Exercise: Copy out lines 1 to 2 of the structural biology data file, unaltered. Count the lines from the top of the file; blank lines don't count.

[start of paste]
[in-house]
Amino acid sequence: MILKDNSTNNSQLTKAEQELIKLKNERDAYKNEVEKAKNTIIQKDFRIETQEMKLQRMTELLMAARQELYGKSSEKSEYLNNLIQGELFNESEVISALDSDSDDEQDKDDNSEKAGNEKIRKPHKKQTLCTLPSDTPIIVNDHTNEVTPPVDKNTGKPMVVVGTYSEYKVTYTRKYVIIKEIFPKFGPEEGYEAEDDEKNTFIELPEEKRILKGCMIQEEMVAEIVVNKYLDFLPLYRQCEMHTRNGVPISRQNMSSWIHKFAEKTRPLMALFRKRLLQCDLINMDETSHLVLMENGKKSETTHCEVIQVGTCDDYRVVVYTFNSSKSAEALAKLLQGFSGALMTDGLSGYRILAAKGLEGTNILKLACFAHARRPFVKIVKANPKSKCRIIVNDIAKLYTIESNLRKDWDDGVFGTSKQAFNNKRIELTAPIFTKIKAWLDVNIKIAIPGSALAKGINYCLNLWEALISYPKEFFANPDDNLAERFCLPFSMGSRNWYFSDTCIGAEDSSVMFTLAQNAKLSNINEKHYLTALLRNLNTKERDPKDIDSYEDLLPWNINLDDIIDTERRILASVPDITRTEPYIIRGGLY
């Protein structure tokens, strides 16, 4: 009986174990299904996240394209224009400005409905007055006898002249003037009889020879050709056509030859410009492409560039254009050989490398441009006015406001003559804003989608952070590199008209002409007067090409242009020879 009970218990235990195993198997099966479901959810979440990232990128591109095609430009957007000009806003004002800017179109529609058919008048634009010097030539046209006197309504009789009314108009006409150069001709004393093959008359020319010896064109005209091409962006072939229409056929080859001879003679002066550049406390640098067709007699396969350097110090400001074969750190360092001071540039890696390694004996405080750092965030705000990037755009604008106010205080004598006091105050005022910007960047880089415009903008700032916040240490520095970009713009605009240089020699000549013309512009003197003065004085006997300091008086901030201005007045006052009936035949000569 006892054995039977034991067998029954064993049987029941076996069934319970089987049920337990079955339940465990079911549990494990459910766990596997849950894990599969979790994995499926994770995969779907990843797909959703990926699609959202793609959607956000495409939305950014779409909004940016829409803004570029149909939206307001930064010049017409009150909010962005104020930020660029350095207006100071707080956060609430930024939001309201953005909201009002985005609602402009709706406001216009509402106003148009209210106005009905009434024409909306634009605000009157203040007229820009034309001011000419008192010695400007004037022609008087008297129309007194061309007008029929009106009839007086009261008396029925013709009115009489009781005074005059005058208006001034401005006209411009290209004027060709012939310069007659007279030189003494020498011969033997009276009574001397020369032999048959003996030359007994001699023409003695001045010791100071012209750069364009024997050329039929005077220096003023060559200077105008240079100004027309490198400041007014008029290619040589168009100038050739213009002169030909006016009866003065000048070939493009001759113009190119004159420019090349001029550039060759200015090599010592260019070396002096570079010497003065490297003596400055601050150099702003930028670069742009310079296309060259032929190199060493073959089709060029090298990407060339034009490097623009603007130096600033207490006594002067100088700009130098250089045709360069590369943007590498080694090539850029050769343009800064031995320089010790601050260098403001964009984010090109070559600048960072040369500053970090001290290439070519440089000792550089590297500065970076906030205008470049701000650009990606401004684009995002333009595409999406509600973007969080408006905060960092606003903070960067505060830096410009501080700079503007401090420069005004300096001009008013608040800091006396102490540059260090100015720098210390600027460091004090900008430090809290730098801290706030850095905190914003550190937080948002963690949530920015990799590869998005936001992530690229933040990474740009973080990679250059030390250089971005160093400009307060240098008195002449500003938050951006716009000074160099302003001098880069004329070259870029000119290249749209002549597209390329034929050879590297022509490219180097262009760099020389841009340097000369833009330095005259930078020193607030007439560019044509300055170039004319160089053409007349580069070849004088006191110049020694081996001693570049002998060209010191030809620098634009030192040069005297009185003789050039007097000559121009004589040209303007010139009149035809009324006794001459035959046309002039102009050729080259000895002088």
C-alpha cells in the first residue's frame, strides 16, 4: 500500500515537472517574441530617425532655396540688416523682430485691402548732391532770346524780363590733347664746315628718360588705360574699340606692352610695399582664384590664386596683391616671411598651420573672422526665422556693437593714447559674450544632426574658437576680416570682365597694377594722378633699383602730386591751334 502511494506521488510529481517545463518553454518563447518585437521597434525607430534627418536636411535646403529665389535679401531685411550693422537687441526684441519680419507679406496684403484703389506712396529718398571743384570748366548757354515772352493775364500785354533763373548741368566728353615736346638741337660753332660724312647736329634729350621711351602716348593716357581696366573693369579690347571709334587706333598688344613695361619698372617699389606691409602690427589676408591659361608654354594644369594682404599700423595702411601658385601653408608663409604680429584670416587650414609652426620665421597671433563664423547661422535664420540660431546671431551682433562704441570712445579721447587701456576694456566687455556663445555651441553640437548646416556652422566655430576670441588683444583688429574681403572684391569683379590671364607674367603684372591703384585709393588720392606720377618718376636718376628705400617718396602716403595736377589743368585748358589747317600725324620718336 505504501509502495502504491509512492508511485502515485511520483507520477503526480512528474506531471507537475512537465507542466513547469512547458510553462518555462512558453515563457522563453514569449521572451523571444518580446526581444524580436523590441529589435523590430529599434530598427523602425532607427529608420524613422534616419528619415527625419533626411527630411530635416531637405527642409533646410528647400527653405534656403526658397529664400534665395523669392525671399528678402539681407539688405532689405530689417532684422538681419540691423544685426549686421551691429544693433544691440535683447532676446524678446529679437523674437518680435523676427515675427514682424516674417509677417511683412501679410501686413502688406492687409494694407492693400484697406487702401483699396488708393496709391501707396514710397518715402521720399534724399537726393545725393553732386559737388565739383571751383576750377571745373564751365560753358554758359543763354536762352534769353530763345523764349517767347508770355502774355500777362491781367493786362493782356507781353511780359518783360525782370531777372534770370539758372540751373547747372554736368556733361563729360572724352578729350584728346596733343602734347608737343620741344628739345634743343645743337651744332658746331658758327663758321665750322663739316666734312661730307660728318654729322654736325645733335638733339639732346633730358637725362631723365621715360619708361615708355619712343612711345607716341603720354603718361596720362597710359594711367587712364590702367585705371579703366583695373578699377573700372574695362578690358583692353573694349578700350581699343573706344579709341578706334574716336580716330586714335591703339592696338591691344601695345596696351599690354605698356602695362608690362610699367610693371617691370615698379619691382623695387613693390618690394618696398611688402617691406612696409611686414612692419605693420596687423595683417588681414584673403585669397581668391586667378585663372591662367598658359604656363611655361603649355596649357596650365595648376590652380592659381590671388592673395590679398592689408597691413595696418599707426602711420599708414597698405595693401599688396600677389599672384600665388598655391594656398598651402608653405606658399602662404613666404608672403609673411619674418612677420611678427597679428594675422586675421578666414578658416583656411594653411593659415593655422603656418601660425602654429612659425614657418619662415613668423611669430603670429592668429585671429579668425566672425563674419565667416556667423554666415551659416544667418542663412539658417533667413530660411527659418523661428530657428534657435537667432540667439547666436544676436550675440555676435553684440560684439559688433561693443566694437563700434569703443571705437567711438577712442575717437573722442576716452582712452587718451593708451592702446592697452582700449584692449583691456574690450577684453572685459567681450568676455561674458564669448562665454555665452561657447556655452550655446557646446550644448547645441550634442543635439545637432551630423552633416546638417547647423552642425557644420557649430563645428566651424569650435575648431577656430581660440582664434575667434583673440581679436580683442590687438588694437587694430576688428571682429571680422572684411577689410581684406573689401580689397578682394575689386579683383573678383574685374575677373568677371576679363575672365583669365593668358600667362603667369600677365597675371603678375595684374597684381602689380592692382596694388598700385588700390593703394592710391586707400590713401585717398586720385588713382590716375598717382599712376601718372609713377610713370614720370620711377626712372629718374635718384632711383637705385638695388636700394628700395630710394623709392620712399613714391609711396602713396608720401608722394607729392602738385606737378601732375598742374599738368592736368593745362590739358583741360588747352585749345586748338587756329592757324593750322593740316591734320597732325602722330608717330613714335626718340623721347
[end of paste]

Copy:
[in-house]
Amino acid sequence: MILKDNSTNNSQLTKAEQELIKLKNERDAYKNEVEKAKNTIIQKDFRIETQEMKLQRMTELLMAARQELYGKSSEKSEYLNNLIQGELFNESEVISALDSDSDDEQDKDDNSEKAGNEKIRKPHKKQTLCTLPSDTPIIVNDHTNEVTPPVDKNTGKPMVVVGTYSEYKVTYTRKYVIIKEIFPKFGPEEGYEAEDDEKNTFIELPEEKRILKGCMIQEEMVAEIVVNKYLDFLPLYRQCEMHTRNGVPISRQNMSSWIHKFAEKTRPLMALFRKRLLQCDLINMDETSHLVLMENGKKSETTHCEVIQVGTCDDYRVVVYTFNSSKSAEALAKLLQGFSGALMTDGLSGYRILAAKGLEGTNILKLACFAHARRPFVKIVKANPKSKCRIIVNDIAKLYTIESNLRKDWDDGVFGTSKQAFNNKRIELTAPIFTKIKAWLDVNIKIAIPGSALAKGINYCLNLWEALISYPKEFFANPDDNLAERFCLPFSMGSRNWYFSDTCIGAEDSSVMFTLAQNAKLSNINEKHYLTALLRNLNTKERDPKDIDSYEDLLPWNINLDDIIDTERRILASVPDITRTEPYIIRGGLY